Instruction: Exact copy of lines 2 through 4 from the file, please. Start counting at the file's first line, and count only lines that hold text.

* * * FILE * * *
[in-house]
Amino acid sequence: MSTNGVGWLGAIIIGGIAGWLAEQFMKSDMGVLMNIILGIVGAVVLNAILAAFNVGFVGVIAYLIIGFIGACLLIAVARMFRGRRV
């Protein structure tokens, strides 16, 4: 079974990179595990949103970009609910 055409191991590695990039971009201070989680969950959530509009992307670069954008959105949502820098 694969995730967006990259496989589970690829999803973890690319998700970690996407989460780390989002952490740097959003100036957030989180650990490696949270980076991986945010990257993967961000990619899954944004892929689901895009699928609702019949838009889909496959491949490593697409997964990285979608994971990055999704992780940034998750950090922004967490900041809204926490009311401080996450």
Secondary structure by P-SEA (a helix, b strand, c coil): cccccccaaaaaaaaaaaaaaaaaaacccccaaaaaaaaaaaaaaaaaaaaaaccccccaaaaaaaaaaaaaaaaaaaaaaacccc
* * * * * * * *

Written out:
Amino acid sequence: MSTNGVGWLGAIIIGGIAGWLAEQFMKSDMGVLMNIILGIVGAVVLNAILAAFNVGFVGVIAYLIIGFIGACLLIAVARMFRGRRV
């Protein structure tokens, strides 16, 4: 079974990179595990949103970009609910 055409191991590695990039971009201070989680969950959530509009992307670069954008959105949502820098 694969995730967006990259496989589970690829999803973890690319998700970690996407989460780390989002952490740097959003100036957030989180650990490696949270980076991986945010990257993967961000990619899954944004892929689901895009699928609702019949838009889909496959491949490593697409997964990285979608994971990055999704992780940034998750950090922004967490900041809204926490009311401080996450």
Secondary structure by P-SEA (a helix, b strand, c coil): cccccccaaaaaaaaaaaaaaaaaaacccccaaaaaaaaaaaaaaaaaaaaaaccccccaaaaaaaaaaaaaaaaaaaaaaacccc